Artificial Intelligence-Aided Care Could Help Slow the Progression of Alzheimer’s, Chitra Dorai Tells NJIT Murray Center Audience

According to the Alzheimer’s Association, 5.8 million Americans are living with Alzheimer’s, and that number is expected to rise to 14 million by 2050. Every 65 seconds, someone in the United States is diagnosed with the disease. As for the help given to older adults in the U.S,. 83 percent comes from family members, friends or other unpaid caregivers. These caregivers have provided 18.5 billion hours of care, valued at nearly $234 billion.

These statistics caught the attention of Chitra Dorai, a computer scientist and artificial intelligence (AI) expert who recently ended a 21-year-long career at IBM. By the time she left, she was an IBM Fellow (the first Indian woman to be so appointed) and CTO for AI, Cognitive Solutions and Services, in IBM’s Global Business Services unit. She quit IBM to start her own company, Amicus Brain (New York), which applies her extensive AI knowledge and experience to the nonclinical care of Alzheimer’s patients. For decades, Dorai had been envisioning how AI could be equipped to take care of people. So, for her, Amicus Brain was a natural next step after her career at IBM.   Dorai shared her experiences and views about the possibilities of AI at the 2019 Women Designing the Future – Game Changers! conference, held on March 29 at NJIT’s Murray Center for Women in Technology. Dorai’s talk highlighted some of the big questions about AI and described the path that led her to founding Amicus Brain.

Dorai has spent 30 years researching AI. “I have seen what AI can be,” she said. “I have also seen its phases. But this time it’s real.”

Even though AI is now a reality, Dorai knows that many people fear the technology. “There is a lot of misperception in terms of use,” she said. “There’s one school presenting a dystopian view of the world and another one which is probably naively optimistic in terms of AI being the magic to solve all the problems. I think my belief is that there is a middle ground, as long as all of the scientists, especially, are very deliberate in the way we are moving the technology.”

Dorai’s work at IBM provides several examples of how AI, instead of being something to fear, is something that can be used to benefit society. “I always want to bring what technology can do to the real life of the people.”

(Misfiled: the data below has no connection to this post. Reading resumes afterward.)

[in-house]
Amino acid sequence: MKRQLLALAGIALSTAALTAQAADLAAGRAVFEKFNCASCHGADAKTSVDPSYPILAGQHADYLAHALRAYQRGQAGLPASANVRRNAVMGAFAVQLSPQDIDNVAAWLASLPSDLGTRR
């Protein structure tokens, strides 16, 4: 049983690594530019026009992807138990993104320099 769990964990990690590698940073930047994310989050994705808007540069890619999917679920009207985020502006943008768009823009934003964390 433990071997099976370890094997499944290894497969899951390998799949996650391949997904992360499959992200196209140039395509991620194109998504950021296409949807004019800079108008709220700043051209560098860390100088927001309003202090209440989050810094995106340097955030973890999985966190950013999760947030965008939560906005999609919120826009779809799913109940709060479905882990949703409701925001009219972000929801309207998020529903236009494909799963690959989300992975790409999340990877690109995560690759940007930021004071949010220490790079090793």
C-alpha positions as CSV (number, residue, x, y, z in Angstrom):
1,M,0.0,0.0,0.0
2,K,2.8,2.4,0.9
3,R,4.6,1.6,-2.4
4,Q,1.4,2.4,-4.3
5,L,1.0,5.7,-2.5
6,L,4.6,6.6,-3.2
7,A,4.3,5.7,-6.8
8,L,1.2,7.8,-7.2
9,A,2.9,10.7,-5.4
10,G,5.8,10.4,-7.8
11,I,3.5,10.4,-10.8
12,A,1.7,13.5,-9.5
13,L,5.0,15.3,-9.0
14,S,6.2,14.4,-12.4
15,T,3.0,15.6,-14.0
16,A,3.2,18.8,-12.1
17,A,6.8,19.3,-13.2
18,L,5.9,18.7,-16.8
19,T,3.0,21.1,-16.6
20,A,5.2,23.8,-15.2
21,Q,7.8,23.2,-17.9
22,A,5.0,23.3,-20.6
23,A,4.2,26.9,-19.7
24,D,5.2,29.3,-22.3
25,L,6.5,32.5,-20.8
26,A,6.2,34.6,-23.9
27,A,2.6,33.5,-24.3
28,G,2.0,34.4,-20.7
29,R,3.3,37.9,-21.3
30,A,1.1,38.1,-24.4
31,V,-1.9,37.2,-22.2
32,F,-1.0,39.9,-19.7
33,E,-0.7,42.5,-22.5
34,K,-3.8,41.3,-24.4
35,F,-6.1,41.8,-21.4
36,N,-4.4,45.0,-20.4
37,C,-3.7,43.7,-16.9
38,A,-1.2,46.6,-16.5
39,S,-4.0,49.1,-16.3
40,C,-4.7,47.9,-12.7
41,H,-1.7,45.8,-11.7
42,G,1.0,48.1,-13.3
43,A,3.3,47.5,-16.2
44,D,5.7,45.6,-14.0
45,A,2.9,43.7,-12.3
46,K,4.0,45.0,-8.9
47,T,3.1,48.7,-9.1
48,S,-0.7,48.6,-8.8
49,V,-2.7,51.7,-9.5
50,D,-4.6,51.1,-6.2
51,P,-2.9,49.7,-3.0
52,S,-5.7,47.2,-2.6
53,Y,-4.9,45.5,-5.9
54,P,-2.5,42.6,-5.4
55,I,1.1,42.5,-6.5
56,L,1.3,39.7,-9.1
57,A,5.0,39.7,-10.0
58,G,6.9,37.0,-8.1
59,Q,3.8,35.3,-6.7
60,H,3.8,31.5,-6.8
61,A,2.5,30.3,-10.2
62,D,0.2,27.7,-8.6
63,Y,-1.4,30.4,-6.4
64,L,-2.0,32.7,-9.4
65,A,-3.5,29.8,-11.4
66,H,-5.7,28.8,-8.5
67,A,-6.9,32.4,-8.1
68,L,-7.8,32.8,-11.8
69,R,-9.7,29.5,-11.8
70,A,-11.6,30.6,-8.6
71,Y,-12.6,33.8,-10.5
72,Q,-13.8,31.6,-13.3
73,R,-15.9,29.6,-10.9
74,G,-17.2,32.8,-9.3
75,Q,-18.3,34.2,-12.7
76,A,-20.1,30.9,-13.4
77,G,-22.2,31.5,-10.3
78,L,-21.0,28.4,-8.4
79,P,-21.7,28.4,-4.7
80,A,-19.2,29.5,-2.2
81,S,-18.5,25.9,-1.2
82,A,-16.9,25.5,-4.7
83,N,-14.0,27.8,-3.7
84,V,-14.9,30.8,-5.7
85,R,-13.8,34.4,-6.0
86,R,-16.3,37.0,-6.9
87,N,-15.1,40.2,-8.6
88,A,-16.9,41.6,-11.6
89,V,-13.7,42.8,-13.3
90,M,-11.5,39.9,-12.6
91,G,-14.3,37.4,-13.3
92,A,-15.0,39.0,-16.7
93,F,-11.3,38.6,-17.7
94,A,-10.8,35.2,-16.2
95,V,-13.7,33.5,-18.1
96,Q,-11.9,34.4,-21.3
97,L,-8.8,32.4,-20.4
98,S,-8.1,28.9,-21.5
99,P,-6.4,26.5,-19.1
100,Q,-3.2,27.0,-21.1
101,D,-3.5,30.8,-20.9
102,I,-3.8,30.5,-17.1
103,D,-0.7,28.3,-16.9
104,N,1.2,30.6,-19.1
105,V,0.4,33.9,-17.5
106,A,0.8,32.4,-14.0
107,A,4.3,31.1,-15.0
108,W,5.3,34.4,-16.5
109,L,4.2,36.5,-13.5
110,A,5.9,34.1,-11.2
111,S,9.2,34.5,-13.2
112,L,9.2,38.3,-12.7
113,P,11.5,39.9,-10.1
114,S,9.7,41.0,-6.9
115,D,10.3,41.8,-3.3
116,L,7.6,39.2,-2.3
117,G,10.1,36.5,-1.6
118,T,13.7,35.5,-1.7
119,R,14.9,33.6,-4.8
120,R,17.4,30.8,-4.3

One example she shared was her work during the 2008 financial crisis, when she used AI, machine learning, text analytics and speech-recognition algorithms to build a decision support system for loan officers, to help them find the right solutions for delinquent loans. “I built a number of solutions with my team and, within less than three years, we saved thousands and thousands of U.S. homeowners from foreclosure.”

Dorai’s solution for loan officers extracted both quantitative and qualitative (or emotional) data. Through analyses of phone calls, loan officers could distinguish between people who were in danger of losing their only place of residence and those who were defaulting on loans for a second home. “You could not find [this information] in any quantitative data, but this emotion can be most of the story,” she said.

Dorai is hoping that her company will overcome some of the fears that people have about AI. Amicus Brain is building humane AI solutions to improve the quality of life for both patients and caregivers, thereby reducing the risk of burnout for the caregivers and improving the sense of well-being for the patients. She selected the name “Amicus Brain” for the company so that the product could be perceived as the friendly companion to dementia and Alzheimer’s patients that she envisions.

The Amicus Brain bot is similar to Alexa, but with a twist. Instead of the patients asking the bot questions, the bot will be asking the patient questions. “The bot needs to be engaging the patients to make them talk, so that they are not feeling isolated, they are not keeping quiet,” said Dorai. By having a bot that will help keep Alzheimer’s patients mentally active, she hopes to “bend” the progression of the disease nonclinically. “We have an AI system that can be a companion, stimulating the brain by doing whatever [the patient is] interested in doing, [whether it be] talking, engaging, playing music et cetera,” she said.

“Even if [the caretaker has] so much love [for the patient], I have seen the caretaker snap because it’s 50 times being asked the same question because [the patient is] forgetful,” Dorai continued. “So, that’s when AI can step in and provide continuous care.”

The Amicus Brain vision is for responsible, accountable and transparent AI. As a nonclinical solution for the care of Alzheimer’s patients, it could very well help slow the progression of the disease and put a dent in the enormous number of hours caregivers are contributing to handling the Alzheimer’s epidemic.

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